Although he insists on calling his work “paintings,” artist Andreas Nottebohm’s work on aluminum can just as well be described as “sculpture in a flat plane.” It is Nottebohm’s virtuosity in removing microscopic layers of what begins as a featureless metal expanse that transforms them into …what? If not landscapes or space-scapes, then into a mesmeric portal into a domain of both boggling complexity and primal simplicity.
From 1965 to 1969, Andreas Nottebohm studied at the Academy of Fine Arts in Munich under Professor Marc Zimmermann. In 1968, he studied etching at Johnny Friedlaender’s workshop in Paris. From 1971 to 1974, he studied lithography in Salzburg, Austria. Her returned to Munich in 1974, living there half the year and the other half in Mallorca, Spain until 1981.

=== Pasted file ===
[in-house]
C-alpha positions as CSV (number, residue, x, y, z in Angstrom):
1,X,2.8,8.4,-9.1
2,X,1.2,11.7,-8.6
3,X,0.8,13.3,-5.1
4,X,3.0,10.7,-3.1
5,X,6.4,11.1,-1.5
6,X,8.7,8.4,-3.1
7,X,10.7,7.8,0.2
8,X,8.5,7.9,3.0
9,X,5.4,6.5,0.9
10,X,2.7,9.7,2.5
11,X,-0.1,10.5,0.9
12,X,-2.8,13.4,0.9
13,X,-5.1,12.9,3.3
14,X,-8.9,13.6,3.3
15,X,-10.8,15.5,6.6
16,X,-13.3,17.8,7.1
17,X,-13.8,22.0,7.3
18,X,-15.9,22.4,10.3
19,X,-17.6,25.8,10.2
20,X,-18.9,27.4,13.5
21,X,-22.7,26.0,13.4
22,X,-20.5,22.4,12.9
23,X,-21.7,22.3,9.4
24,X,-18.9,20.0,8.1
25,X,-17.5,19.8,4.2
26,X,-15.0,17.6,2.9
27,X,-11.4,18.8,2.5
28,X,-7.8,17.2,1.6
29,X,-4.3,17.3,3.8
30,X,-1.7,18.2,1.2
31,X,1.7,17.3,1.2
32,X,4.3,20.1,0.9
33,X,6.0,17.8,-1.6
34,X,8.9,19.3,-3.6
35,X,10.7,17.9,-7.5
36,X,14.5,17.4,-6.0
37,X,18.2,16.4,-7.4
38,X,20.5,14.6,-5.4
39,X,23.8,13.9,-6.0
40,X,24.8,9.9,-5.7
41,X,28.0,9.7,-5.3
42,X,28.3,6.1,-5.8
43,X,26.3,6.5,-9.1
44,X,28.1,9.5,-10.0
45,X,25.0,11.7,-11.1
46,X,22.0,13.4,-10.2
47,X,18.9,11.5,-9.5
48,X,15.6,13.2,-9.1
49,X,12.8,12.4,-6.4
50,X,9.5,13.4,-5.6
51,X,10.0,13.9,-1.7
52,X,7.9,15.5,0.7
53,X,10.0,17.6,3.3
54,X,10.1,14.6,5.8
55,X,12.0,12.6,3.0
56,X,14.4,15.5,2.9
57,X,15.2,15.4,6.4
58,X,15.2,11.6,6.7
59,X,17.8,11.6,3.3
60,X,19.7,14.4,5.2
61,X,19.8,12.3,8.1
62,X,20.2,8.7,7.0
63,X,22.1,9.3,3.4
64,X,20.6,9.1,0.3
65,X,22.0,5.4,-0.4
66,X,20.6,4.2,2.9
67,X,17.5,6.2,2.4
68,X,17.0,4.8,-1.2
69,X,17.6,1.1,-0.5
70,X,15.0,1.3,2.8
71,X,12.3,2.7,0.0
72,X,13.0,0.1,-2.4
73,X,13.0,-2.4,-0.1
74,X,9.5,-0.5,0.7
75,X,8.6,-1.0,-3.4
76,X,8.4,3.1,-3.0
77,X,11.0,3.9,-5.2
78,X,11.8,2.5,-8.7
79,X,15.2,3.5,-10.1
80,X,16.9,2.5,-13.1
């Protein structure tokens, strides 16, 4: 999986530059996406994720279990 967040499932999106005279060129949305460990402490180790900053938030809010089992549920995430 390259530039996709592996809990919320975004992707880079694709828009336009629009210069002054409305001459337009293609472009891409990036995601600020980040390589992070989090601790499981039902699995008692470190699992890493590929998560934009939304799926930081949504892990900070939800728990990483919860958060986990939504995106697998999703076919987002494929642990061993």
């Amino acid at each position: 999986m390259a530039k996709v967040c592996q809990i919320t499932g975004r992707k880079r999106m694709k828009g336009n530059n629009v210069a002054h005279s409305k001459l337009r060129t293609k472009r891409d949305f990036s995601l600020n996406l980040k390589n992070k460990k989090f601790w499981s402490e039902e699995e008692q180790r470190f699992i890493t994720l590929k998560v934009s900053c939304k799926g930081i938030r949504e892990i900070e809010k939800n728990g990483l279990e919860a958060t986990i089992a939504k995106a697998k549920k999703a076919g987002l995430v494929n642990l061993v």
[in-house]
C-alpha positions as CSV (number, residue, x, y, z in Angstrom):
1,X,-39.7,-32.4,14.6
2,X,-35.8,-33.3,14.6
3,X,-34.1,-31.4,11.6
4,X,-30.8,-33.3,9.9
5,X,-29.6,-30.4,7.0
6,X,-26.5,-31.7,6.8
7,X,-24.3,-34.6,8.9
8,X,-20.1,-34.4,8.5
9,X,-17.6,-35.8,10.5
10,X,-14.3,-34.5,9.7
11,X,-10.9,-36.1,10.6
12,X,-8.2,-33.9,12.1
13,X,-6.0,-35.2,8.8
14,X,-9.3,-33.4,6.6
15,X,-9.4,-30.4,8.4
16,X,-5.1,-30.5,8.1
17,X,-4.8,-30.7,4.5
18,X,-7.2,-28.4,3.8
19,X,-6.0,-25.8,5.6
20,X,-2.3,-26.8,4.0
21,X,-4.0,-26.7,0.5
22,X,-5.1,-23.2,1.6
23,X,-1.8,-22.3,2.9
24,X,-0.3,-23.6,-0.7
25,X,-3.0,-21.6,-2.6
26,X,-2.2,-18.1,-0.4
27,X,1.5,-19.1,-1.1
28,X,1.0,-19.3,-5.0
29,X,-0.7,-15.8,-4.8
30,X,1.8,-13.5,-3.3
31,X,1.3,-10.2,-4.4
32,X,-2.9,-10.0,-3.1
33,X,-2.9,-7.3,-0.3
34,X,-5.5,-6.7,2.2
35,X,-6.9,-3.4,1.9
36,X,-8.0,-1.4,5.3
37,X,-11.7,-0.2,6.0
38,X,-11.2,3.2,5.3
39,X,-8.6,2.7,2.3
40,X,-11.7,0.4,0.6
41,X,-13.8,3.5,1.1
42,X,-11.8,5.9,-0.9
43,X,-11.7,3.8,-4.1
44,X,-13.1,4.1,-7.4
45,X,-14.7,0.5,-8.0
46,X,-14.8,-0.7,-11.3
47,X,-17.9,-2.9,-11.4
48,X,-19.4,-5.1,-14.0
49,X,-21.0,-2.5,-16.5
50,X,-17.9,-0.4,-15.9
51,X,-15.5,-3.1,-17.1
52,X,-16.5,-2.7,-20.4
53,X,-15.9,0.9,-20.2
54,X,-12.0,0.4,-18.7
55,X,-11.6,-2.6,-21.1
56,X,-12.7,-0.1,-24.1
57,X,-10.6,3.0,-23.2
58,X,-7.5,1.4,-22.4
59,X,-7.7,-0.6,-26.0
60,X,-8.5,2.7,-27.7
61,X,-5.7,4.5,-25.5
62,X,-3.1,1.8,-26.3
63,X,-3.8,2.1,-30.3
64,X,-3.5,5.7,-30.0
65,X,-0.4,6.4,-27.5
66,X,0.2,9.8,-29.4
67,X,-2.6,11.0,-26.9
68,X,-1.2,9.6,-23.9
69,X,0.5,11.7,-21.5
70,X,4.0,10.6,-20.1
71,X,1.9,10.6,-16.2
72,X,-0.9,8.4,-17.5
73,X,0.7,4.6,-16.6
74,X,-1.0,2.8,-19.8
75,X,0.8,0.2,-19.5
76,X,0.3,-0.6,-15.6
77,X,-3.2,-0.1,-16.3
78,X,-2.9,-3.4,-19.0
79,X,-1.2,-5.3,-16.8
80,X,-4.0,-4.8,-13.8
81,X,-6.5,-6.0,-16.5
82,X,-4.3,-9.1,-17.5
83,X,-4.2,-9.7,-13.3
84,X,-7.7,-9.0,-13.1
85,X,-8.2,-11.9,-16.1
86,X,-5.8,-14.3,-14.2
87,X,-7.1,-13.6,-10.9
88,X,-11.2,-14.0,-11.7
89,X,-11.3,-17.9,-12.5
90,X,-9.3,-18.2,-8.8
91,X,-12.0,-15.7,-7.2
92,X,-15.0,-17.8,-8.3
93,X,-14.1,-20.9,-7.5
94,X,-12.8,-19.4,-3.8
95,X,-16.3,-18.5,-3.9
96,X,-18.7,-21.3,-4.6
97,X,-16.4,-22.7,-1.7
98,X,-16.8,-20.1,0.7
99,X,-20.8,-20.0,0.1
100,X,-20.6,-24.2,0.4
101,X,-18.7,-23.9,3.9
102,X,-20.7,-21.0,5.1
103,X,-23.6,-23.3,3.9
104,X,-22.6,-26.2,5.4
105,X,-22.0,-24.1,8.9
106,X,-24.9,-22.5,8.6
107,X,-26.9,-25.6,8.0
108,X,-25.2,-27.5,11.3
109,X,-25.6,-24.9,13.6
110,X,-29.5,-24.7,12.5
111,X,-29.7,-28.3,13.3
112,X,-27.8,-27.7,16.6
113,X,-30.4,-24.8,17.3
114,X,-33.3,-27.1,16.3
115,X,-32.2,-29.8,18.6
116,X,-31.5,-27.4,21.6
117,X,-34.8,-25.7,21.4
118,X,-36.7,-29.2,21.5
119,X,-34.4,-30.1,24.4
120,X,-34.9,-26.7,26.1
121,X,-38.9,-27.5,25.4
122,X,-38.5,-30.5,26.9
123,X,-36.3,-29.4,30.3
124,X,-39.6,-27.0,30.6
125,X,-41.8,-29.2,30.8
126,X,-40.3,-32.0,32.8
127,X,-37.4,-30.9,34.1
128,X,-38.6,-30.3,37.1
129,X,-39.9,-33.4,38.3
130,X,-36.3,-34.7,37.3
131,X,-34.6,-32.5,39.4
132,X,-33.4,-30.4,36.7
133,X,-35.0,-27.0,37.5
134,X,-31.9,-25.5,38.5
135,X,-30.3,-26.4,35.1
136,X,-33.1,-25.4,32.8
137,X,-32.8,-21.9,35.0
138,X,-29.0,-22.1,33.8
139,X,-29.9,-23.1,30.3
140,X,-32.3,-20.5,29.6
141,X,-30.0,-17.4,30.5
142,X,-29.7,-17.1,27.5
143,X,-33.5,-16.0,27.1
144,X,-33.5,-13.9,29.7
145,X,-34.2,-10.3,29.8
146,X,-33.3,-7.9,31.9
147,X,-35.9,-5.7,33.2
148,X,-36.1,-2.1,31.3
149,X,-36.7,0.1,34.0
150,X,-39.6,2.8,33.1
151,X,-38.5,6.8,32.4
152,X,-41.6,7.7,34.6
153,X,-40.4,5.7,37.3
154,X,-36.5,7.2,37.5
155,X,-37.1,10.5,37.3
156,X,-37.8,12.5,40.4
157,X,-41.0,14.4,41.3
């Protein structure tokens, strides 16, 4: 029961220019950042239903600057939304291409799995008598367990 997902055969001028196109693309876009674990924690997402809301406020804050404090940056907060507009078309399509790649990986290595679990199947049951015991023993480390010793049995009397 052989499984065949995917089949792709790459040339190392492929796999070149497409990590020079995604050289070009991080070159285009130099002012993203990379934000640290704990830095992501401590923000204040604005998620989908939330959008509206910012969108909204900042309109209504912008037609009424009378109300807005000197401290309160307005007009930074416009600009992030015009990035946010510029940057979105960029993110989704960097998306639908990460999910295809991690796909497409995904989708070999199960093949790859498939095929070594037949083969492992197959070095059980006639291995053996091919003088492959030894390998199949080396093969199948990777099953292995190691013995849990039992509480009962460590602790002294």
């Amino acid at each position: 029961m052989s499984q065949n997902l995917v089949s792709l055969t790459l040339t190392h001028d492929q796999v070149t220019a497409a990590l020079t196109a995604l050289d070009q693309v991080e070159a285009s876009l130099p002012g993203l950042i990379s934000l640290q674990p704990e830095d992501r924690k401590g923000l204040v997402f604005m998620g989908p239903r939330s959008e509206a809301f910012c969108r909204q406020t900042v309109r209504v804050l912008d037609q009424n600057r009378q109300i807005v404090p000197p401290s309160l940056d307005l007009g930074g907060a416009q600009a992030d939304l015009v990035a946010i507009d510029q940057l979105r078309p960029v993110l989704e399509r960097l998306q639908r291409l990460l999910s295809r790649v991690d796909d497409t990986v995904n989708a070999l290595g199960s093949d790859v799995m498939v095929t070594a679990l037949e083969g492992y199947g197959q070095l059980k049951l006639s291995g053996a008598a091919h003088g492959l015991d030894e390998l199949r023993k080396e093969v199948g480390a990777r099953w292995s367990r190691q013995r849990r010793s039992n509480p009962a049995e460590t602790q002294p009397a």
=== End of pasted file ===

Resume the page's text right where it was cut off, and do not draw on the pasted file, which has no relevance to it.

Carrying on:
In 1981, after traveling throughout the United States for six months, he chose to make the San Francisco Bay area his home.
He has had over one hundred one-man shows in Europe and the U.S. and his work has been shown in museums and galleries around the world.
Kennedy Space Center, NASA Art Gallery , Permanent Collection ; Smithsonian Institution ; Stephen W. Hawkings, Portfolio “A Brief History of My Time” dedicated to Stephen W. Hawkings; Museo de Arte Moderna, Rio de Janeiro ; City of Salzburg; Satellite Business Systems; Bell Atlantic; General Telephone Electronics;Geico; Hughes Aircraft; German Bundestag (Congress) Bonn; H.S.Chan, Hong Kong;Dohama Building , Japan; Marriott Hotel, Singapore; Cap Gemini Asia Pacific, Singapore; Luna Hotel, Denver; BalsellsEngineering, Ca; KINETEK, Canada, Los PortalesMedical Center, CA etc.
“These monumental paintings…morph into 3-D Hologram Blues” (Harry Roche )